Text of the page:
7th February 2017
New technology could triple sharpness of displays
Researchers have developed a new blue-phase liquid crystal that could triple the sharpness of TVs, computer screens, and other displays while also reducing the power needed to run the device.
An international team of researchers has developed a new blue-phase liquid crystal that could enable televisions, computer screens and other displays that pack more pixels into the same space while also reducing the power needed to run the device. The new liquid crystal is optimised for field-sequential colour liquid crystal displays (LCDs), a promising technology for next-generation displays.
"Today's Apple Retina displays have a resolution density of about 500 pixels per inch," said Shin-Tson Wu, who led the research team at the University of Central Florida's College of Optics and Photonics (CREOL). "With our new technology, a resolution density of 1500 pixels per inch could be achieved on the same sized screen. This is especially attractive for virtual reality headsets or augmented reality technology, which must achieve high resolution in a small screen to look sharp when placed close to our eyes."
Although the first blue-phase LCD prototype was demonstrated by Samsung in 2008, the technology still hasn't moved into production, because of problems with high operation voltage and slow capacitor charging time. To tackle these problems, Wu's research team worked with collaborators from liquid crystal manufacturer JNC Petrochemical Corporation in Japan and display manufacturer AU Optronics Corporation in Taiwan.
In the journal Optical Materials Express, the team explains how combining the new liquid crystal with a special performance-enhancing electrode structure can achieve light transmittance of 74 percent, with 15 volts per pixel – operational levels that could finally be practical for commercial applications.
"Field-sequential colour displays can be used to achieve the smaller pixels needed to increase resolution density," explains Yuge Huang, first author of the paper. "This is important, because the resolution density of today's technology is almost at its limit."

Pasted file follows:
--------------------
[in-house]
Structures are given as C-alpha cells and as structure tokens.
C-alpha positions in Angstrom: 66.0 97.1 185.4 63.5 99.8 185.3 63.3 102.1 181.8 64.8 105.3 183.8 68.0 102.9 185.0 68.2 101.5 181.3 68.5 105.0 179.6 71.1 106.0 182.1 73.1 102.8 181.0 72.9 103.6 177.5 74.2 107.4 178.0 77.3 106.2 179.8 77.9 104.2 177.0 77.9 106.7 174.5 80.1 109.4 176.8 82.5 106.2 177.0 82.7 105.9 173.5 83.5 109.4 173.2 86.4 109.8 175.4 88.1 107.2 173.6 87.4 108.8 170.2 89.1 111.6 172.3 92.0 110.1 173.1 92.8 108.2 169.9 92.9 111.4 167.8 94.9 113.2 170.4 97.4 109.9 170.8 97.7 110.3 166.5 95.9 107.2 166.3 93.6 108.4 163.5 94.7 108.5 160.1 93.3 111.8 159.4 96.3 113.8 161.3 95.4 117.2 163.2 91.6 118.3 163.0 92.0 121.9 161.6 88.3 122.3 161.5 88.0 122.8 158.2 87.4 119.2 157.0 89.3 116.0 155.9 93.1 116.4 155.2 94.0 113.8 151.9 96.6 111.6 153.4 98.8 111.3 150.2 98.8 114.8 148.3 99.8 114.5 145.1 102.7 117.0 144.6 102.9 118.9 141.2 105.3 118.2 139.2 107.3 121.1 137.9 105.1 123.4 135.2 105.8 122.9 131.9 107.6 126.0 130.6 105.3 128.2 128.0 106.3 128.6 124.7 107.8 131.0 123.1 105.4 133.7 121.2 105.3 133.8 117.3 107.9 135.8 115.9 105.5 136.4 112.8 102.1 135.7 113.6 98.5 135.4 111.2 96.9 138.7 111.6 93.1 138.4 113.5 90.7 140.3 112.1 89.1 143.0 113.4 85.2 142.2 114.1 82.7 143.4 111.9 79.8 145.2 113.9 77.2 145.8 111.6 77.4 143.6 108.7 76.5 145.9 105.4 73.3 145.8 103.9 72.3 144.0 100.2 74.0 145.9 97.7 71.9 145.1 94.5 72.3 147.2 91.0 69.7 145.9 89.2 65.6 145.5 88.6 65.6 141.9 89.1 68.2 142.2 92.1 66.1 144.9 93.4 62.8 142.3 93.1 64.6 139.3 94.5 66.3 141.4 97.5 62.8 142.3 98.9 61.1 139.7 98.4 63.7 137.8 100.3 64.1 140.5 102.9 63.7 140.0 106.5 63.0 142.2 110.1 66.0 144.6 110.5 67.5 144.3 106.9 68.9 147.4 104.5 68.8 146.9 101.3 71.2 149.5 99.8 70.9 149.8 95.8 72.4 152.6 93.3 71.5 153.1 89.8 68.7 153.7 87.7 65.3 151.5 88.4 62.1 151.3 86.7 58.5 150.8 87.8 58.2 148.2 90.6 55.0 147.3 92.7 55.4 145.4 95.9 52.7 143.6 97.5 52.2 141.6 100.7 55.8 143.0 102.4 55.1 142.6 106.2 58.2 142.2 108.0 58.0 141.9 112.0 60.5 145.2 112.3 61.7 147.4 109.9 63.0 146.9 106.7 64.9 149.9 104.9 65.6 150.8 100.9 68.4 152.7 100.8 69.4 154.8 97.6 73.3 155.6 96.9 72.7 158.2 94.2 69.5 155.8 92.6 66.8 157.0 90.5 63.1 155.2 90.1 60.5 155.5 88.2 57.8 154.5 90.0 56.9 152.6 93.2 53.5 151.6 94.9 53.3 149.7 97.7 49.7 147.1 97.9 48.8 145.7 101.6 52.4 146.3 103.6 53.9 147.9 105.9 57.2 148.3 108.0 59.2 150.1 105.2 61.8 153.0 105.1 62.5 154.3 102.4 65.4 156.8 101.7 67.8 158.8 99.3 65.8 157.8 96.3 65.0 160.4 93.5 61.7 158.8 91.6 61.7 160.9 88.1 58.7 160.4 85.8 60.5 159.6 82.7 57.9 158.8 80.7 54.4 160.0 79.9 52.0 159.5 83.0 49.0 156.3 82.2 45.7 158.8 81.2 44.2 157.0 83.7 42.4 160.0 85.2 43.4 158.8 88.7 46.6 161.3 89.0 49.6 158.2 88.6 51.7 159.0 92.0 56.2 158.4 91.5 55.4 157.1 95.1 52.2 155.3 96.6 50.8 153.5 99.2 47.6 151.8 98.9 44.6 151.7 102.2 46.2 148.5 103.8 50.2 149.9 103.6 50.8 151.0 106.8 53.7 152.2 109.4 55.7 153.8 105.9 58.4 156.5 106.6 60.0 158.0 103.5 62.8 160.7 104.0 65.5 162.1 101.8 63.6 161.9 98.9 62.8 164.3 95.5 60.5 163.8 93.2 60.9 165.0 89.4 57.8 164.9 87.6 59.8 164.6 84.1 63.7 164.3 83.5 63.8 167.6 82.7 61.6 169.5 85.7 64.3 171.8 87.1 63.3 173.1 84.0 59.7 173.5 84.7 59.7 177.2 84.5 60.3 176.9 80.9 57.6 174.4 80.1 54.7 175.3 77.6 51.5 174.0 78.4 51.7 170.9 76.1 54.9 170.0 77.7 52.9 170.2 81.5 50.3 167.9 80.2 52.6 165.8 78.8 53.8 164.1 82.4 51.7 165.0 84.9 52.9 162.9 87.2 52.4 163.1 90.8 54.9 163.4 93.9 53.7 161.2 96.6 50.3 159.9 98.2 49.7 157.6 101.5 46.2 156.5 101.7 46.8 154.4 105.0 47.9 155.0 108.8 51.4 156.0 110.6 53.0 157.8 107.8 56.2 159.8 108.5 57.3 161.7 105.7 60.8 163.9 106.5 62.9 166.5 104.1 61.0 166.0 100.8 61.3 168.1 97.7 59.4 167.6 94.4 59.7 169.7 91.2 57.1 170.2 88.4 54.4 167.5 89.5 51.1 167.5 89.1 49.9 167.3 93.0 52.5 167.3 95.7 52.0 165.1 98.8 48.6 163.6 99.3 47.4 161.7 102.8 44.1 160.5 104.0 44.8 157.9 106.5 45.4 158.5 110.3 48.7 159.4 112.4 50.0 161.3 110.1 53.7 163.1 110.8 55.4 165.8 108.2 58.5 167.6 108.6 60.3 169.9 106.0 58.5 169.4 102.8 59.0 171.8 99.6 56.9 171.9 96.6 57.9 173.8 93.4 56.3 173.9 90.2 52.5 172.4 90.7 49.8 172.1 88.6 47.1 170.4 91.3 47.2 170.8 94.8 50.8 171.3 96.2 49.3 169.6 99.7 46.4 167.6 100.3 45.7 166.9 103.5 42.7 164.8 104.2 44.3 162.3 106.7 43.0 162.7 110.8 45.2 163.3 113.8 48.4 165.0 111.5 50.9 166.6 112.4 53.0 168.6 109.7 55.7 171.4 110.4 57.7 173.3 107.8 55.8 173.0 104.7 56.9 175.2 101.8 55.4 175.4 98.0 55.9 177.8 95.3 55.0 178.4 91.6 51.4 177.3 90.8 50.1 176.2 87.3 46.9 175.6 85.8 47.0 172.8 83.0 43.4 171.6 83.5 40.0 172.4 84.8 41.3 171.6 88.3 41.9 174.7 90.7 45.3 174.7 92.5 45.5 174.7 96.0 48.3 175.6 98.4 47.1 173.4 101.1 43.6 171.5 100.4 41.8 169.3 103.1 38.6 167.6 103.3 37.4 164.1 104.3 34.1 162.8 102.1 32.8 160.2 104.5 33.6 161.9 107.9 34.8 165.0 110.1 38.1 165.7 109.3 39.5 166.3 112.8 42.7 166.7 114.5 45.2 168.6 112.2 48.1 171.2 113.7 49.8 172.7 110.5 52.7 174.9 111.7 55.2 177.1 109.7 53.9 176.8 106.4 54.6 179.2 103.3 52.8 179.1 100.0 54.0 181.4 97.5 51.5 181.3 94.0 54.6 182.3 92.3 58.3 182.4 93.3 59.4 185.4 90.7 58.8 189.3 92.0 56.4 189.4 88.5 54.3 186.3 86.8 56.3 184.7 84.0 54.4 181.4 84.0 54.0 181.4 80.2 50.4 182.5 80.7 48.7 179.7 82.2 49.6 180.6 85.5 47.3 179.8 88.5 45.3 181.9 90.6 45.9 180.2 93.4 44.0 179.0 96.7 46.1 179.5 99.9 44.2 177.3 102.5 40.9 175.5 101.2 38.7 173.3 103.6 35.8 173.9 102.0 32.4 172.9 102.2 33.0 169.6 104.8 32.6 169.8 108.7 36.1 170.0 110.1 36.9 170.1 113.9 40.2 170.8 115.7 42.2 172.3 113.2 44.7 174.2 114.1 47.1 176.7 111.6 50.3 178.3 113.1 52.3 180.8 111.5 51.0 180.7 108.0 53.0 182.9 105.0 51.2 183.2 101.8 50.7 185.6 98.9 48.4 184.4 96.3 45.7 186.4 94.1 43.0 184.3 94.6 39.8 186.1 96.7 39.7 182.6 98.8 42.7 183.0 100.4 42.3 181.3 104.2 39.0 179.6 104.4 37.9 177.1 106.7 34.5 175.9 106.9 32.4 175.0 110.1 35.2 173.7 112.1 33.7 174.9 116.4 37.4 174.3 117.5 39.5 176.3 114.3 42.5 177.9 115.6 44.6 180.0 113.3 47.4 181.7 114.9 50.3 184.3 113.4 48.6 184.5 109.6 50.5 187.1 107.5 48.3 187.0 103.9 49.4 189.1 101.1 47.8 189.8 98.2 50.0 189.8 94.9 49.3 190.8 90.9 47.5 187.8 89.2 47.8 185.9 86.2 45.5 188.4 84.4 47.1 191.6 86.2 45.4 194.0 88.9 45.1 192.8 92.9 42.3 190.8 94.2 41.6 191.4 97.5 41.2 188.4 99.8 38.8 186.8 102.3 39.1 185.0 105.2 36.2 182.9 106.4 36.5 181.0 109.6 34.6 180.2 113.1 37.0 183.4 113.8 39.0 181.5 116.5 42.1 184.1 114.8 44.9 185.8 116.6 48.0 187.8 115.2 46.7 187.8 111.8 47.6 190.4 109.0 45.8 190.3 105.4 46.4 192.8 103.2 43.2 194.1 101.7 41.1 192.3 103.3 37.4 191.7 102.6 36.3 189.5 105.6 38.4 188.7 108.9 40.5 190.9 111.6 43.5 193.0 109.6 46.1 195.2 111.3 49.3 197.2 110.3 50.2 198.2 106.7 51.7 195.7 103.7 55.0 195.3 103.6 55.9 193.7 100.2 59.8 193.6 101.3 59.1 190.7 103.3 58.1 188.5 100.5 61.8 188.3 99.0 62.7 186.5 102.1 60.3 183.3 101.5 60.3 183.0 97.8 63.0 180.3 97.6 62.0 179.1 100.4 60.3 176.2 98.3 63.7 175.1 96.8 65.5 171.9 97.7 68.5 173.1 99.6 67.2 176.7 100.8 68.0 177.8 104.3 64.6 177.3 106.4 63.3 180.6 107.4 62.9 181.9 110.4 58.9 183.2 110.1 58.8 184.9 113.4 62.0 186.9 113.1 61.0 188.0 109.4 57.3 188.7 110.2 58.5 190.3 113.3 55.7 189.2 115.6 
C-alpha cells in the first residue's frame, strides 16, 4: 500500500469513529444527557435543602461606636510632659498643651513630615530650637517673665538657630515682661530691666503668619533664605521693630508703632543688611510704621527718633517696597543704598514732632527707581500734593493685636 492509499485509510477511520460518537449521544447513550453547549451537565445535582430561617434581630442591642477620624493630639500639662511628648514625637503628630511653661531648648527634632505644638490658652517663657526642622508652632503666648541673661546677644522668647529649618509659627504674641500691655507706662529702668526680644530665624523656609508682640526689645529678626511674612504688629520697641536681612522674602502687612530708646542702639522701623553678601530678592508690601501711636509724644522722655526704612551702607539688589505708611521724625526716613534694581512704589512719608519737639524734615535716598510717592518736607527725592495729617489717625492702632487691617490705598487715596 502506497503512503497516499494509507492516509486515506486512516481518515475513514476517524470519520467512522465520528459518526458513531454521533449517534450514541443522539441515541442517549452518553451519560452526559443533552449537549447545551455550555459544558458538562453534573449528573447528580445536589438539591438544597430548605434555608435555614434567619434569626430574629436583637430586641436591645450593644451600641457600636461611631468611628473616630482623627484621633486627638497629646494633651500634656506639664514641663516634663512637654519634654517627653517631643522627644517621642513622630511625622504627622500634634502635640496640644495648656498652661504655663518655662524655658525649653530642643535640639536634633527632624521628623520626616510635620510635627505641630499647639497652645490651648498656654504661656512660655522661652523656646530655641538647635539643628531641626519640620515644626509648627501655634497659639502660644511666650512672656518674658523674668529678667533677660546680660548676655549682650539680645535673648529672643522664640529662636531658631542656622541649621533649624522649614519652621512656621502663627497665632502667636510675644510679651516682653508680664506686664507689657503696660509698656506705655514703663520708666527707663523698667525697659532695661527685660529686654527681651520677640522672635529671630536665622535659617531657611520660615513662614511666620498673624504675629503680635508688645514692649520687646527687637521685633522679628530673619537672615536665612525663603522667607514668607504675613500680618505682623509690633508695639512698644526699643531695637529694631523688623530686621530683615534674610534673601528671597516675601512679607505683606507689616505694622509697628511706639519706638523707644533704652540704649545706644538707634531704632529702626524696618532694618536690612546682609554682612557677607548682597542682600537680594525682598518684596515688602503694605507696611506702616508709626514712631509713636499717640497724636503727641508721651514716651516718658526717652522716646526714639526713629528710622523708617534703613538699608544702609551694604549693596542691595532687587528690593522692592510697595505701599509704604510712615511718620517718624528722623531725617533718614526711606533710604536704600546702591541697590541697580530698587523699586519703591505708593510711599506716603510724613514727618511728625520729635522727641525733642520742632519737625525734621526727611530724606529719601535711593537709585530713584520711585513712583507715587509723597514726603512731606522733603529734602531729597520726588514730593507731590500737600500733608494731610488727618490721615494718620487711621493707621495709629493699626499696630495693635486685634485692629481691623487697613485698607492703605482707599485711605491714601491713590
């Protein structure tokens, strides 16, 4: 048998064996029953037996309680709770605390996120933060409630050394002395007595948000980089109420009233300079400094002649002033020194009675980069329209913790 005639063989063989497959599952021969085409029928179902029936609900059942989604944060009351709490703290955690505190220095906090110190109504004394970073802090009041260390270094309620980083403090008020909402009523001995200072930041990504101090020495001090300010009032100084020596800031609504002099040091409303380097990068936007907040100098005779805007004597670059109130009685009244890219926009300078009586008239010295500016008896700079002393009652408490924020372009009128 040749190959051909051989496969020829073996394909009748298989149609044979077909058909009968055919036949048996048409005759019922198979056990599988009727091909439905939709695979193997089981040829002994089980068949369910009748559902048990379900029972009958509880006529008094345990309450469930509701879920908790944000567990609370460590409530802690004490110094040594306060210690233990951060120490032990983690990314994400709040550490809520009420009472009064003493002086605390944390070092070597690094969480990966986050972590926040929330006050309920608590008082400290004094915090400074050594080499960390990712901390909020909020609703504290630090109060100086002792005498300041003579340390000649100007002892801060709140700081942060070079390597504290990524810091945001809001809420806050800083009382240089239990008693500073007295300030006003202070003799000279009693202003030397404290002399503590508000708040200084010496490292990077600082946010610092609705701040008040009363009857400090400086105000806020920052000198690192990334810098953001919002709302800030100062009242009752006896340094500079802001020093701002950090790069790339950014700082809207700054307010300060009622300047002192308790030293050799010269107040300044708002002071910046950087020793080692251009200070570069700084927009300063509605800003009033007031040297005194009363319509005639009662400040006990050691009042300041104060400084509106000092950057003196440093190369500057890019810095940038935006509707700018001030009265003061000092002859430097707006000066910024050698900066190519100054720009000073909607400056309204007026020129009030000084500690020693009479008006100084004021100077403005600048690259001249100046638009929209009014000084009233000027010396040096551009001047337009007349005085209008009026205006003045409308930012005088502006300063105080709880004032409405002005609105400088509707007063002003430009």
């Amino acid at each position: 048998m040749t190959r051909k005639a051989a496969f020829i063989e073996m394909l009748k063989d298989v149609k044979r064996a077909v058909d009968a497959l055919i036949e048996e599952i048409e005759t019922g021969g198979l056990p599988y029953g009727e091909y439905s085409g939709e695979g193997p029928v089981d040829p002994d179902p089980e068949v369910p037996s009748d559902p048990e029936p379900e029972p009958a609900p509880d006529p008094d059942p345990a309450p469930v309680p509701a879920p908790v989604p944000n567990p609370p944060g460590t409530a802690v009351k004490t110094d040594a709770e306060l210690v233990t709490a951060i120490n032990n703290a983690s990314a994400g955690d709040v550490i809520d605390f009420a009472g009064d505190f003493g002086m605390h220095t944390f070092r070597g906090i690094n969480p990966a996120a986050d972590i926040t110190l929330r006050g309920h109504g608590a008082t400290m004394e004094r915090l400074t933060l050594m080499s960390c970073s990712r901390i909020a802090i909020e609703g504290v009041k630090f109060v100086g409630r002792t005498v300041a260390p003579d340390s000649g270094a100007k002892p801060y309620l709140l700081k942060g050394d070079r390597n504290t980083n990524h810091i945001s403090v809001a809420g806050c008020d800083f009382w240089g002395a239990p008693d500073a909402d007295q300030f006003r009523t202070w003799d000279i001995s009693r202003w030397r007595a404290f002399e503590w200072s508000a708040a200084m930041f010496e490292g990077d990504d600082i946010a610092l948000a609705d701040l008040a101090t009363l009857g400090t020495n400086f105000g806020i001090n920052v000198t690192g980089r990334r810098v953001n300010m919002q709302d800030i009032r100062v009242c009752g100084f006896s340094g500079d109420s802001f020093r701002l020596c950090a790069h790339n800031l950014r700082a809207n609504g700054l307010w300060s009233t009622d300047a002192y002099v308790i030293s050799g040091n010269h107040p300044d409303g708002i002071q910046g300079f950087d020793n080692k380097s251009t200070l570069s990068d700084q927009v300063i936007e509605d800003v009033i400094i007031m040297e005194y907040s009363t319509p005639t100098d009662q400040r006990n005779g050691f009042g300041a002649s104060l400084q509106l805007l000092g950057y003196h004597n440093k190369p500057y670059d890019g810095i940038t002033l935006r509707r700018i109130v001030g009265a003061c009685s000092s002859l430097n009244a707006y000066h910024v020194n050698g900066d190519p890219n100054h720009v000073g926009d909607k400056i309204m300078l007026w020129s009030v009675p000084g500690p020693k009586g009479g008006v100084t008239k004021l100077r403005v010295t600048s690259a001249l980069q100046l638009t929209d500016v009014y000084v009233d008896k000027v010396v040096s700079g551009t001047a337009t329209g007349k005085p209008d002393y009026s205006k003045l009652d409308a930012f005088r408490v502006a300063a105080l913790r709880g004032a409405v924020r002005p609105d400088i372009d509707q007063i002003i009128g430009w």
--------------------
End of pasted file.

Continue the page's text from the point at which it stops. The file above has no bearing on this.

Today's LCD screens contain a thin layer of nematic liquid crystal through which the incoming white LED backlight is modulated. Thin-film transistors deliver the required voltage that controls light transmission in each pixel. The LCD subpixels contain red, green and blue filters that are used in combination to produce different colours to the human eye. The colour white is created by combining all three colours.
Blue-phase liquid crystal can be switched, or controlled, about 10 times faster than the nematic type. This sub-millisecond response time allows each LED colour (red, green and blue) to be sent through the liquid crystal at different times and eliminates the need for colour filters. The LED colours are switched so quickly that our eyes can integrate red, green and blue to form white.
"With colour filters, the red, green and blue light are all generated at the same time," said Wu. "However, with blue-phase liquid crystal, we can use one subpixel to make all three colours – but at different times. This converts space into time, a space-saving configuration of two-thirds, which triples the resolution density."
The blue-phase liquid crystal also triples the optical efficiency because the light doesn't have to pass through colour filters, which limit transmittance to about 30 percent. Another big advantage is that the displayed colour is more vivid because it comes directly from red, green and blue LEDs, which eliminates the colour crosstalk that occurs with conventional filters.
Wu's team worked with JNC to reduce the blue-phase liquid crystal's dielectric constant to a minimally acceptable range, to reduce the transistor charging time and get submillisecond optical response time. However, each pixel still needed slightly higher voltage than a single transistor could provide. To overcome this problem, the researchers implemented a protruded electrode structure that lets the electric field penetrate the liquid crystal more deeply. This lowered the voltage needed to drive each pixel while maintaining a high light transmittance.
"We achieved an operational voltage low enough to allow each pixel to be driven by a single transistor while also achieving a response time of less than a millisecond," said Haiwei Chen, a doctoral student in Wu's lab. "This delicate balance between operational voltage and response time is key for enabling field sequential colour displays."
Wu predicts that a working prototype could be available in the next year.
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